Next, we are going to add a firebox to help reduce the cooking temperature even lower than 180°F.
Using a Smoke Box
We add a smoke box when smoking salmon for two reasons:
- to add more smoke flavor
- to artificially lower the temperature inside the Pit Boss
We have recently started adding the Flip Smoker Box to the grill to enhance the smoke flavor. Check out How to Add More Smoke Flavor to a Pellet Grill for step by step instructions and a video. We use charcoal and chunks of apple and alder wood.
We want to bring the temperature of the salmon up as slowly as possible. Unfortunately, the lowest temperature you can set a Pit Boss is the "smoke" setting, which is 180°F. Ideally, we want the temperature to be lower than that.
As we demonstrated in our Pit Boss Temperatures Problems article and video, hot air flowing from the fire pot can blow at the Pit Boss thermometer and make the grill think it needs to slow down to maintain temperature. This causes the actual temperature in the grill to be lower than the temperature reading.
In the case of the salmon, we purposefully place the hot smoke box next to the temperature probe so the grill actually runs cooler than the set temperature.
We found that although our Pit Boss was reading 180°F, the actual ambient temperature on the top rack where we are smoking our salmon was actually closer to 130°F!
Slow Smoking the Salmon
Place your salmon fillets on the top rack of the Pit Boss, toward the middle and right sides, skin side DOWN. You do not need to flip them at all during cooking.
You may rotate the fillets during cooking if you notice one part of your grill is hotter than another. For us, the left side is hotter, so we rotated our fillets as needed to ensure even cooking.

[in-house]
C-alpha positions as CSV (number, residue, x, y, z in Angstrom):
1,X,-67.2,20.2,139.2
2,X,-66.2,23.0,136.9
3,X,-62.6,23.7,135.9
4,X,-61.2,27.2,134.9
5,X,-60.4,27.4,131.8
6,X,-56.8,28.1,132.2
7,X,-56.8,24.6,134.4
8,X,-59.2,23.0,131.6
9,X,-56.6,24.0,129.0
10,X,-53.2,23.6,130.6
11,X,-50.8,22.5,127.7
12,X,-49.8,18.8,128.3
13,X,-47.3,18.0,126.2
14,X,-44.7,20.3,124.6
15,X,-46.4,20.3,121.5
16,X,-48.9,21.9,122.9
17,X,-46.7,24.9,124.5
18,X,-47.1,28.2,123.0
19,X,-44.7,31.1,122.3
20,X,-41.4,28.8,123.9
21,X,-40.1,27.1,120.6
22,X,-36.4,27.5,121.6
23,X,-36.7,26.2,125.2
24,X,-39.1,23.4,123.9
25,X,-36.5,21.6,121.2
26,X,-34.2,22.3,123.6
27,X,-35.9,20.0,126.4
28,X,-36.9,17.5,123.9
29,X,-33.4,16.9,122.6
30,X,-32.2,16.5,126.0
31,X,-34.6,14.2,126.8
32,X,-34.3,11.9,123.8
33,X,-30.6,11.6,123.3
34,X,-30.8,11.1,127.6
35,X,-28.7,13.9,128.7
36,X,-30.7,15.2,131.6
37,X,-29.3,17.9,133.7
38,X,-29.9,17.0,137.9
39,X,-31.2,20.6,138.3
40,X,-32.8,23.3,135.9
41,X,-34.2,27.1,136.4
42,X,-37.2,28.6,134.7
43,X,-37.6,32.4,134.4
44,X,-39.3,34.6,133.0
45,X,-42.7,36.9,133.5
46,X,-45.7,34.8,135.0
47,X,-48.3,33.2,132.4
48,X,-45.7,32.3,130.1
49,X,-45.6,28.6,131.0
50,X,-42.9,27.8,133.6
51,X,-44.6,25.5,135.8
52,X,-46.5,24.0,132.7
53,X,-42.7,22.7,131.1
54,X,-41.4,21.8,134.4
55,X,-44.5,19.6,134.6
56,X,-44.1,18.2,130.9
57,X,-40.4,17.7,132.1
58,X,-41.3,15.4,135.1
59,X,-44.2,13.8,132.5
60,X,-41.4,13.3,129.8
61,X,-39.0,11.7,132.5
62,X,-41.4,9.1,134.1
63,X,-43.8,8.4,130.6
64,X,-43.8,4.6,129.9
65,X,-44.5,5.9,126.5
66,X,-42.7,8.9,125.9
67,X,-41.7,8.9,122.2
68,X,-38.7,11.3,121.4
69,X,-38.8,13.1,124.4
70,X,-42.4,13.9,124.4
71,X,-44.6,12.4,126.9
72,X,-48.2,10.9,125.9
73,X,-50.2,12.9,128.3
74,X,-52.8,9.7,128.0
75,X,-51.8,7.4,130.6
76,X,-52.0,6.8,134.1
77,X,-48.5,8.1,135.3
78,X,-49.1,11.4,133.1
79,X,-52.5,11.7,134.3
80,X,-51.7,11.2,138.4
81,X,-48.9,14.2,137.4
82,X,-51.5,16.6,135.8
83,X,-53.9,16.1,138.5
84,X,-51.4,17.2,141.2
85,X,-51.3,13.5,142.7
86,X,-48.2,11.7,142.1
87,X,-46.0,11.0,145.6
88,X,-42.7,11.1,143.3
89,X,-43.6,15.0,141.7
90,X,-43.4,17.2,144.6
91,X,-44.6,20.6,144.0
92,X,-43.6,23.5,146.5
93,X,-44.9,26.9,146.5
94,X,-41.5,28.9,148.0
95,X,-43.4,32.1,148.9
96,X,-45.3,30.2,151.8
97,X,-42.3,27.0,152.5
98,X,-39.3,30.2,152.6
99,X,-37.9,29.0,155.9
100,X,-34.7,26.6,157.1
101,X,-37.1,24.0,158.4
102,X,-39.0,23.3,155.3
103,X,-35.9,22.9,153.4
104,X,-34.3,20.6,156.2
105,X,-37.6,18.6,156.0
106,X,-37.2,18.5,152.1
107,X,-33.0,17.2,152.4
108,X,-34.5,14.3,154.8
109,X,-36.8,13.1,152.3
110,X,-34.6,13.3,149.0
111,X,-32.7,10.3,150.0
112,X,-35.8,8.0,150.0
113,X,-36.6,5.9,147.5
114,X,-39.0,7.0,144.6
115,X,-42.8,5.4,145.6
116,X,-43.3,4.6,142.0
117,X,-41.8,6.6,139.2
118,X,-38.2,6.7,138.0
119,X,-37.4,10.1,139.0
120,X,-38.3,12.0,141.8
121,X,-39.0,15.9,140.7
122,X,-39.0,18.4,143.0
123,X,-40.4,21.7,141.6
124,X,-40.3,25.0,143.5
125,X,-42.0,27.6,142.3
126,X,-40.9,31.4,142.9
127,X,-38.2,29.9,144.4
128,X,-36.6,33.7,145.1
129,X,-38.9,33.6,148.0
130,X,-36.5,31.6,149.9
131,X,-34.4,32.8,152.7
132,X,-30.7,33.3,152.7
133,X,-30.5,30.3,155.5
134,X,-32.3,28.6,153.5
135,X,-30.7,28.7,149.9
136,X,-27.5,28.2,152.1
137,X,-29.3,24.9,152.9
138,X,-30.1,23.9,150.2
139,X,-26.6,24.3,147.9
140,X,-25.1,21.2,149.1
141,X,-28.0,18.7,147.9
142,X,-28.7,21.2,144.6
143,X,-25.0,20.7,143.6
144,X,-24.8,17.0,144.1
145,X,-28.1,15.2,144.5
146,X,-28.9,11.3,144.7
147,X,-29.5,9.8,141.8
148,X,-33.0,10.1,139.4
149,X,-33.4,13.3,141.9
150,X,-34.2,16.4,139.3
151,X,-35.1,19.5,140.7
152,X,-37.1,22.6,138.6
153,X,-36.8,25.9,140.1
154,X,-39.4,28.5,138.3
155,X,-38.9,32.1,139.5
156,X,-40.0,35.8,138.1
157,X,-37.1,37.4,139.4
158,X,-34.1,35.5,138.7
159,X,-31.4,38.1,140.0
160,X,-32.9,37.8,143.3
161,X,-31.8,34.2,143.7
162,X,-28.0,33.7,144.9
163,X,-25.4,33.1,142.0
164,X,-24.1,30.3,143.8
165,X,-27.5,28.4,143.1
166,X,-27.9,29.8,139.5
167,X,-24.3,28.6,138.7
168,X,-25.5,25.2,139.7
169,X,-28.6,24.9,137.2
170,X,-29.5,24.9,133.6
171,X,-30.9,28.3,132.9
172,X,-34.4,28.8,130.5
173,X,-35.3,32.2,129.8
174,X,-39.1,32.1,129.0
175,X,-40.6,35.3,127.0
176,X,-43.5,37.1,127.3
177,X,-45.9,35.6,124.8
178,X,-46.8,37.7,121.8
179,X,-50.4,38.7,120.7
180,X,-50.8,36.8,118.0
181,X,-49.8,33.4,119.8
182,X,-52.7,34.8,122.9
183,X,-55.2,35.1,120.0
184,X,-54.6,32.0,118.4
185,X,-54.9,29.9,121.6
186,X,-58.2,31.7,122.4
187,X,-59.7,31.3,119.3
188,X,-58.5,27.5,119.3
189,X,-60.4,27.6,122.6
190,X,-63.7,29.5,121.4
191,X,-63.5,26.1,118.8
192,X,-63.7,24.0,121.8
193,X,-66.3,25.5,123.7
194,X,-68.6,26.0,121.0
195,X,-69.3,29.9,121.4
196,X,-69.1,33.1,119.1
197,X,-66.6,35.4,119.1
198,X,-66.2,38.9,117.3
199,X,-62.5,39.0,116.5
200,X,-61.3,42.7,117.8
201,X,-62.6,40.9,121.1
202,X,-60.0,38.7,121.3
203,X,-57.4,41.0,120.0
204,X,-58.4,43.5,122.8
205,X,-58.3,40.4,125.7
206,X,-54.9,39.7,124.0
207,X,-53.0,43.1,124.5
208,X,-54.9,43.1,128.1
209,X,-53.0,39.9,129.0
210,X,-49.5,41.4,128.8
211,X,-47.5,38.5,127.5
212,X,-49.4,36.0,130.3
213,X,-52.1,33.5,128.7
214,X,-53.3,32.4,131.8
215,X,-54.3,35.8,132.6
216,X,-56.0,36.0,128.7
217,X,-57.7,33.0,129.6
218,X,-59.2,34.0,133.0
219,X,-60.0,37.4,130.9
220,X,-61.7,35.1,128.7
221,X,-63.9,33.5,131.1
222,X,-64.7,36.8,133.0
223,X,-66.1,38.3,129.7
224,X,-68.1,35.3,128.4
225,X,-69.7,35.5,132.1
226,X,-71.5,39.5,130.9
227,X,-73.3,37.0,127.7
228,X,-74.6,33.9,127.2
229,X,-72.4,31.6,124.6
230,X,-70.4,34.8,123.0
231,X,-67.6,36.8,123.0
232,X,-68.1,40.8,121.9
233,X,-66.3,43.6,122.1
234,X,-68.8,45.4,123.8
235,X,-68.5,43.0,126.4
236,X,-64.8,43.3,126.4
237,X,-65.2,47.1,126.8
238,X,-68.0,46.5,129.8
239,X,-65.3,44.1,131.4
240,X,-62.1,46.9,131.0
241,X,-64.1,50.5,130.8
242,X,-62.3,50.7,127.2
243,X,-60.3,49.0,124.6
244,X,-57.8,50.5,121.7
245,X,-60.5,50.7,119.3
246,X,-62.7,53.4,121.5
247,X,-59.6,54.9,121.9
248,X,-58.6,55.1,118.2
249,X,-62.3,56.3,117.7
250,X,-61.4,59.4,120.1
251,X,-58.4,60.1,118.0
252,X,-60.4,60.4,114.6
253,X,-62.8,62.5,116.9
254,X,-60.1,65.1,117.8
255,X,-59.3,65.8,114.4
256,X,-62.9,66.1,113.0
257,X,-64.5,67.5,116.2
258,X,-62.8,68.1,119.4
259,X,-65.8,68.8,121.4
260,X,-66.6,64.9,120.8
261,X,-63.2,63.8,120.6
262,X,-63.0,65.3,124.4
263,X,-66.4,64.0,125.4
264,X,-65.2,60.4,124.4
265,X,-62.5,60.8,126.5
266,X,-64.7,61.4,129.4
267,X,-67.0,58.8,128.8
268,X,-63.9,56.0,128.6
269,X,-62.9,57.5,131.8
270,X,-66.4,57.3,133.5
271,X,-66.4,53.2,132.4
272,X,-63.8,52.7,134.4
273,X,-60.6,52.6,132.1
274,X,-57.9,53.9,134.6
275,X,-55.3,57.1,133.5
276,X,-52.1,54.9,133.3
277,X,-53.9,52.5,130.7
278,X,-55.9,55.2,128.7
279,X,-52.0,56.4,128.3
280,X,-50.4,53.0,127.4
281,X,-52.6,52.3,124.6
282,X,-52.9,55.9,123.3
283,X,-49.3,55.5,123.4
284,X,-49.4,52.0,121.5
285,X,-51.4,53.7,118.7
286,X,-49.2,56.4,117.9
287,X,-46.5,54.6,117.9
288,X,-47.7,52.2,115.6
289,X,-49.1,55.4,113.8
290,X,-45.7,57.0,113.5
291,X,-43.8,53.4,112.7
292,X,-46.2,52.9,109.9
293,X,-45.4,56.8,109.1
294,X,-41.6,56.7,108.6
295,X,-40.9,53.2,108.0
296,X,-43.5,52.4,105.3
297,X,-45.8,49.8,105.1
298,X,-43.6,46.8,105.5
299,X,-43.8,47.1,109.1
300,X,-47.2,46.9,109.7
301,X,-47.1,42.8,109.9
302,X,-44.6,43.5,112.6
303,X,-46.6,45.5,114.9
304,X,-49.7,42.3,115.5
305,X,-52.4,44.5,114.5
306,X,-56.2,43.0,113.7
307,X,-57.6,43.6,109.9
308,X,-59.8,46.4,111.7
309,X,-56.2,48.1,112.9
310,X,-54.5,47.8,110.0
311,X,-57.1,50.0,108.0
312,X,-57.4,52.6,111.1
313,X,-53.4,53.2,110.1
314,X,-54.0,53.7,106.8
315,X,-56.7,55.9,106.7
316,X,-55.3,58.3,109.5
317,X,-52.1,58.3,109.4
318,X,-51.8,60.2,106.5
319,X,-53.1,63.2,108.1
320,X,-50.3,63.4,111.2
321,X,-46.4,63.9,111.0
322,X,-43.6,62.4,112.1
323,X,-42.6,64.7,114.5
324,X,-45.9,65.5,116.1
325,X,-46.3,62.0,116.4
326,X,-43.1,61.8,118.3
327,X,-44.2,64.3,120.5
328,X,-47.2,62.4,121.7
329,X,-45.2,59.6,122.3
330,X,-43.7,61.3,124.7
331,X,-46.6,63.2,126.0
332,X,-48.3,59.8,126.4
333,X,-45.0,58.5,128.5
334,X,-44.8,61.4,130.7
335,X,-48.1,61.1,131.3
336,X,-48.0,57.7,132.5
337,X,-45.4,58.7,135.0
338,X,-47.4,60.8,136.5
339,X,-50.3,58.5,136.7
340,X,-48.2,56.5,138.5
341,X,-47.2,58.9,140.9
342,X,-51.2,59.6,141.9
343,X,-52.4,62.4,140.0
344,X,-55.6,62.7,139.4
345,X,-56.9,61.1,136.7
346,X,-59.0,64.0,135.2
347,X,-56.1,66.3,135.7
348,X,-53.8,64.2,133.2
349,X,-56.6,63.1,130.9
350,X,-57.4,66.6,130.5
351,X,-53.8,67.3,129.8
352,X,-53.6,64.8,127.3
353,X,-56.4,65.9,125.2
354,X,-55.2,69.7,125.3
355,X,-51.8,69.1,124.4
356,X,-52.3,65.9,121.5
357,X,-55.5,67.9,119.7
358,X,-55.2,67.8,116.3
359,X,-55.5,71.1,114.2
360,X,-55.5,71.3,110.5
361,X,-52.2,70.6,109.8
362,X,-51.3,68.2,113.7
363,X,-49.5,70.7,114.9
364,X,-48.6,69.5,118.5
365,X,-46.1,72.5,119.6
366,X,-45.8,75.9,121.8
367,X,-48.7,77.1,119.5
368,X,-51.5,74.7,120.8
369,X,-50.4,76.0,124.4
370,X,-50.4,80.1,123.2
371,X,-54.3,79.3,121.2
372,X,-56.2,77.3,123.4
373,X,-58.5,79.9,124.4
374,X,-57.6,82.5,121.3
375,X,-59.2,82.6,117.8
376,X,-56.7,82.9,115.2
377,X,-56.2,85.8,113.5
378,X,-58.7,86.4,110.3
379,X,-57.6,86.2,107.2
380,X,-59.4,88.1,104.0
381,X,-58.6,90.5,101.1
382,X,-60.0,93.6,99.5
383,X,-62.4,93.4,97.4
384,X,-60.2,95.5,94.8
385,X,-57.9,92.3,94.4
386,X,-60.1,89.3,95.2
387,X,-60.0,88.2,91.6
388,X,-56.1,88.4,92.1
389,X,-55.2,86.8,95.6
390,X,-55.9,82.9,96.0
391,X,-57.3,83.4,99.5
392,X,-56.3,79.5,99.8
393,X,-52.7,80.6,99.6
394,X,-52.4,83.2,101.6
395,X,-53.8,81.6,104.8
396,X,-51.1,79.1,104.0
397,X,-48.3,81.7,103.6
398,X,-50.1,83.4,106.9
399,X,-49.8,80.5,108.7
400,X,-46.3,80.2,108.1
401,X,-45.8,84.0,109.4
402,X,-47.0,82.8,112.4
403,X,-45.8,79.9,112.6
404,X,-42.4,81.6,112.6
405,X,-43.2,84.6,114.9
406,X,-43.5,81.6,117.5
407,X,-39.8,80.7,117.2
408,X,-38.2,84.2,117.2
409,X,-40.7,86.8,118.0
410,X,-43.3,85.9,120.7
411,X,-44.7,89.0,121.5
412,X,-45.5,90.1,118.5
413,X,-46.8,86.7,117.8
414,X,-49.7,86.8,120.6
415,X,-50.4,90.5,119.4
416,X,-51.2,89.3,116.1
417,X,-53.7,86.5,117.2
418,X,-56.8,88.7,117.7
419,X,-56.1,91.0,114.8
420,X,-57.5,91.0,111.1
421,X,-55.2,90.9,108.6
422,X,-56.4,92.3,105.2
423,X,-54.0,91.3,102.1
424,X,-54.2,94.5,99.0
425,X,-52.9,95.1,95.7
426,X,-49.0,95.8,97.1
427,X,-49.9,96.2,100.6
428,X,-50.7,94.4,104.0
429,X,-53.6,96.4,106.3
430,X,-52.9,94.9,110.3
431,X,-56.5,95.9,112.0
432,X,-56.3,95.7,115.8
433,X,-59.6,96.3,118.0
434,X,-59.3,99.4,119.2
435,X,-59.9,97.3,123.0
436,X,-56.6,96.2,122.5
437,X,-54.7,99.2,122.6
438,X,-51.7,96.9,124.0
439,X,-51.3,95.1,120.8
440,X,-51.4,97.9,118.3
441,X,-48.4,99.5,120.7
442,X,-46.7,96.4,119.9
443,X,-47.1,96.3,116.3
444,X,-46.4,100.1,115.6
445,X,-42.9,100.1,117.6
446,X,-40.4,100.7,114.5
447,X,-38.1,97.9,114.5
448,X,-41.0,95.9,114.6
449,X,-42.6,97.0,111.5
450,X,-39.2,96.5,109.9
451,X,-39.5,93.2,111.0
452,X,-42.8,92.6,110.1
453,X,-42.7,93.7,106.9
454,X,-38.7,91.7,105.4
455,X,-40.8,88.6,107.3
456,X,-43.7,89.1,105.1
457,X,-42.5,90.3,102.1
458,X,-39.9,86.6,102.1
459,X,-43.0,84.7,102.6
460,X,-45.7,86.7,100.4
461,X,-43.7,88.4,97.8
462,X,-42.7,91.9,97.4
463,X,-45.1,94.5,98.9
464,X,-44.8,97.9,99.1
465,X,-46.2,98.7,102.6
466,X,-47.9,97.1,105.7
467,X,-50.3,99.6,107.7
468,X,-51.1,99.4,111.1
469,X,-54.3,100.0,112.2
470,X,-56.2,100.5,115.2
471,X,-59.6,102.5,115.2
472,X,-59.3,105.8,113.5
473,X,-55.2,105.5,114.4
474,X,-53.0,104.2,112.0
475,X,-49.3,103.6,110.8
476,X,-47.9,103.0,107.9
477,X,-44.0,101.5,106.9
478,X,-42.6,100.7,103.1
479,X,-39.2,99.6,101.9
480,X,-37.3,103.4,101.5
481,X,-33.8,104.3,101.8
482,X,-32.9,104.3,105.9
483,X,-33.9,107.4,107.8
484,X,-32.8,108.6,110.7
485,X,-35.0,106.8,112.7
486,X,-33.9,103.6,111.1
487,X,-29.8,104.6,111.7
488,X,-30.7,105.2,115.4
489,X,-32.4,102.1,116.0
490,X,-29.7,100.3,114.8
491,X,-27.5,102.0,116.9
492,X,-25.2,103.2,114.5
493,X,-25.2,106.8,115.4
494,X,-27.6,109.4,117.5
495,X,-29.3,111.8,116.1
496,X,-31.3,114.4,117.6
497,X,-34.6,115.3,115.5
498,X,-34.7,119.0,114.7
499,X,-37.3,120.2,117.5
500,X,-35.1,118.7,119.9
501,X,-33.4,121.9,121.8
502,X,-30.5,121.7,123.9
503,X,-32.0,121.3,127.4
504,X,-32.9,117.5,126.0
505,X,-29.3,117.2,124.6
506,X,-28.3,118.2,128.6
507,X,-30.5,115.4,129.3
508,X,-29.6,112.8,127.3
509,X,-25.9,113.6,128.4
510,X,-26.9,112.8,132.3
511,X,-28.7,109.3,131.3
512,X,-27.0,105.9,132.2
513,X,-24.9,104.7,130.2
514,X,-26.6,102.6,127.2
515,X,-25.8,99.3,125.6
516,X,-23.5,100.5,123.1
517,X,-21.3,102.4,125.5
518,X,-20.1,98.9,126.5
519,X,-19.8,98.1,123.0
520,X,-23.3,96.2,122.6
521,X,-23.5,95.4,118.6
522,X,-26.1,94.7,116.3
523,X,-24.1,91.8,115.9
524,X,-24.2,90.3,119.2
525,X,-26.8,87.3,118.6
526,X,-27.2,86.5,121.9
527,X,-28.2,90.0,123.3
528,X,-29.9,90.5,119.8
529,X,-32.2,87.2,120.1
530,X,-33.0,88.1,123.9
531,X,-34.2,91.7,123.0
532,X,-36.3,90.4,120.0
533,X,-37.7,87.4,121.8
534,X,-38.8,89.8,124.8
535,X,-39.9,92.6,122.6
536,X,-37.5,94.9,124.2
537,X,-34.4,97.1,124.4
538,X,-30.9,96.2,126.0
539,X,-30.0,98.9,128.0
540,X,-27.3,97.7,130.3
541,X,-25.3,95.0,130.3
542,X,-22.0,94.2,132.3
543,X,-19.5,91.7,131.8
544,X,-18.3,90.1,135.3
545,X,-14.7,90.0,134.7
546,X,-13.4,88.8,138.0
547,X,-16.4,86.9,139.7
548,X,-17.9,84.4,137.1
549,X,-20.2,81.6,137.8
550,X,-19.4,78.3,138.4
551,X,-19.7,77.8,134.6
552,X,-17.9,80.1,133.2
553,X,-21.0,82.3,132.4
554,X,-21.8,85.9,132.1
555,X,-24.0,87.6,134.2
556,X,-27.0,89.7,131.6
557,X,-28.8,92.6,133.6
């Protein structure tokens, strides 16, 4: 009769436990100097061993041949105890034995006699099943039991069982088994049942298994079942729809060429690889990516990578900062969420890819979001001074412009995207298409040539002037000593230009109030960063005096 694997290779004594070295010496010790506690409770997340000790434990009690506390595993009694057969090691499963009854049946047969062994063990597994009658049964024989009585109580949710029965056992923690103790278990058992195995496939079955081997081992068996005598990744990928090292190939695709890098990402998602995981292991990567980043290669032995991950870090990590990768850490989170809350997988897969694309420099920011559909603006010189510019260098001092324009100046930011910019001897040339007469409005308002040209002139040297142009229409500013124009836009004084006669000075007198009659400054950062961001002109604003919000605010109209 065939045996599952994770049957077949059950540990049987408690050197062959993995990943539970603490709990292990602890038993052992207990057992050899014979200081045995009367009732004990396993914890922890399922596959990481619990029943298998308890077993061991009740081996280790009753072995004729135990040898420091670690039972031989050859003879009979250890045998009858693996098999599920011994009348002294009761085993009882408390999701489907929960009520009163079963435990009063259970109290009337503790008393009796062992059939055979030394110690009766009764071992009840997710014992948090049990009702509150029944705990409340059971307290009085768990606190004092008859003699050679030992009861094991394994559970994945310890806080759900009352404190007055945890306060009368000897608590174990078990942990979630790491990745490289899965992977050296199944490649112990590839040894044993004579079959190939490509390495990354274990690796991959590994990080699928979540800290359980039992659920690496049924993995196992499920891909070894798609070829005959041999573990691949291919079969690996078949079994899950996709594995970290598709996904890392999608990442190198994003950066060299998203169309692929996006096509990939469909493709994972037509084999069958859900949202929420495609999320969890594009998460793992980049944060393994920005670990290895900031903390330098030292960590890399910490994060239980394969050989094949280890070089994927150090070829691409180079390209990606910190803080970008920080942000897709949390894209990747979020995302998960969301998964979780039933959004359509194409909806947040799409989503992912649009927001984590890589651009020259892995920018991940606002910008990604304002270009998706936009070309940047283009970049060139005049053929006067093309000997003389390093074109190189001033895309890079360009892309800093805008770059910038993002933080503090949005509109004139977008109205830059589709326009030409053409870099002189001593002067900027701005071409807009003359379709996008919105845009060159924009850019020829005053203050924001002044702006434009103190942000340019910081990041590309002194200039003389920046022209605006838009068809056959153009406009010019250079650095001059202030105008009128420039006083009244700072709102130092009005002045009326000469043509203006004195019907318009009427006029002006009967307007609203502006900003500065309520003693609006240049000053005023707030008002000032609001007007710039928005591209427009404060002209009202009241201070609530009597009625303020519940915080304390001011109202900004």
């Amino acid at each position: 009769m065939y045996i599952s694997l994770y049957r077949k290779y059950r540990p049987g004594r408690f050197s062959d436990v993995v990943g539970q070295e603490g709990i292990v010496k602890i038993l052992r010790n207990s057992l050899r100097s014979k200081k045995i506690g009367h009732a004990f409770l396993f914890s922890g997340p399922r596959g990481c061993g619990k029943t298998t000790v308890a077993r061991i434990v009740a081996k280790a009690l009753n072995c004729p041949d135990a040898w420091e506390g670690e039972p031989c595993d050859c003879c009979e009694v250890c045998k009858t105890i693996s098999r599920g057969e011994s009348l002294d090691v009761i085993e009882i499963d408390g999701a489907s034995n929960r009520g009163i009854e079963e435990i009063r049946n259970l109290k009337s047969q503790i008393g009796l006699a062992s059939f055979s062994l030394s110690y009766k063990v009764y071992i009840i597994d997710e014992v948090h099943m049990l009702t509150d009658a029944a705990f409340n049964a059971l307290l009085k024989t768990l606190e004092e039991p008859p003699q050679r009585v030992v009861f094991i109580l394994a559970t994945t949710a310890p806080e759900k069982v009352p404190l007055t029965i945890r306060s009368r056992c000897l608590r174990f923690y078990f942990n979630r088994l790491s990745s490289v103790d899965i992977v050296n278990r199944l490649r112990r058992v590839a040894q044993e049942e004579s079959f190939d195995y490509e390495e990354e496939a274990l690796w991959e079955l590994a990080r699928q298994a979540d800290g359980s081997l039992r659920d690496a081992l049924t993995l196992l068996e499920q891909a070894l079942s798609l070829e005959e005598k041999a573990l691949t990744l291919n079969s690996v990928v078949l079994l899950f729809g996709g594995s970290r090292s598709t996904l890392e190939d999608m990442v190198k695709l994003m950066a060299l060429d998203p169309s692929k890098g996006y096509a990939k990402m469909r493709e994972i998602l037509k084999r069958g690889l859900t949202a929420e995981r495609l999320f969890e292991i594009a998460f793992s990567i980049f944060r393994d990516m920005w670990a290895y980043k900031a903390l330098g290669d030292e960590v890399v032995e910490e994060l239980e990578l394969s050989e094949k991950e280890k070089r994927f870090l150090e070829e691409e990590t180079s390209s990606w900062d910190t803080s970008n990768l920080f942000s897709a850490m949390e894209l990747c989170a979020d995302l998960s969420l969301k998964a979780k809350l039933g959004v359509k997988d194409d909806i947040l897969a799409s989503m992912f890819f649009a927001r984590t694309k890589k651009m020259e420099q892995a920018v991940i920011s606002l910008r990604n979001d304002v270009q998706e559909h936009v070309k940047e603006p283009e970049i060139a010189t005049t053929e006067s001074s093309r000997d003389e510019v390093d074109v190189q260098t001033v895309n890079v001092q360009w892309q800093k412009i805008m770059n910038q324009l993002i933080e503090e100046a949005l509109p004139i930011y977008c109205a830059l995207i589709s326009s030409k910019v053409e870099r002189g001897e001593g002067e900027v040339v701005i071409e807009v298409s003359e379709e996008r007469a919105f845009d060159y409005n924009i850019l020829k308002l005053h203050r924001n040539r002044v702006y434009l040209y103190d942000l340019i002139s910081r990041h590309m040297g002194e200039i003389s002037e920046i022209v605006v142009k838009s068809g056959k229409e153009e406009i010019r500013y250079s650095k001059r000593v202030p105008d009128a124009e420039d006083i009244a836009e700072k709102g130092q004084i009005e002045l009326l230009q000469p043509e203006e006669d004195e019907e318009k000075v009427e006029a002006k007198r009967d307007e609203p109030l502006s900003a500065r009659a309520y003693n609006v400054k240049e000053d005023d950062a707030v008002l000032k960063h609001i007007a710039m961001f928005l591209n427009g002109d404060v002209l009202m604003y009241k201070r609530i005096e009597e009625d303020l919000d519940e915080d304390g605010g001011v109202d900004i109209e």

We like to smoke the salmon for about an hour BEFORE adding seasoning to allow the smoke to penetrate the pellicle.
You can go big and spicy with a creole or Cajun blackening blend of paprika, oregano, thyme, cayenne pepper, brown sugar, salt, and pepper that's your thing.
You can also substitute smoked paprika for more color and depth of flavor.
You can mix your own custom Cajun rub in a re-usable plastic shaker and sprinkle directly on your salmon.
Go easy on the amount of salt in your rub since we already brined the salmon for smoking.
You can always add more after tasting but you can't put that genie back in the bottle if you overdo it.
If you don't have the time or inclination to make your own seasoning blend, one of our latest favorite rubs for smoked salmon is this Blues Hog Cajun Seasoning.
We also like is Rufus Teague Fish Rub. It has a great sweet and salty profile with some garlic, lemon, pepper, and a touch of heat that works great on all kinds of smoked fish.
You want to continue cooking the salmon with the Pit Boss set to 180°F (but hopefully really cooking closer to 130°F through the use of the smoke box and ice water pans) for about 2-2.5 hours (so about 1-1.5 hours more after adding the seasoning), until the internal temperature of the salmon reaches 110-115°F.
At this point, you can remove the smoke box, as all of the smoke flavor has already been added.
You can also remove the upper rack water pan. It's now time to add the glaze and turn up the temperature to finish cooking the fish.
Adding the Glaze and Raising the Temperature
For this salmon, we used a simple honey glaze of honey, water, and butter on the salmon at this point.
You can apply it to the surface and sides of the fish using a silicone pastry brush.
Then, it's time to raise the temperature of the Pit Boss to 250°F.
Cook the salmon until it reaches a final internal temperature of 145°F. This is the recommended temperature according to the USDA. You may remove your salmon from the grill a few degrees before 145°F, but keep in mind it will not rise up in temperature as much as a larger piece of meat when resting.
Make sure you are either using the supplied Pit Boss meat/food thermometer or a good instant read meat thermometer.
We are particular fans of this one from ThermoPro because of its durability and affordable price.
While we have used and recommended ThermoPro for years, lately we have also become big fans of the MEATER leave in thermometer.
It is extremely accurate and has an incredible 165 foot Bluetooth range and works right with your smartphone so you don't need to carry a separate controller around with you like many other remote thermometers require.
It's got a great free app that is constantly being updated and even has an algorithm to predict how much longer your type of meat will take to cook based on cooking temperature, target temperature, current internal temperature.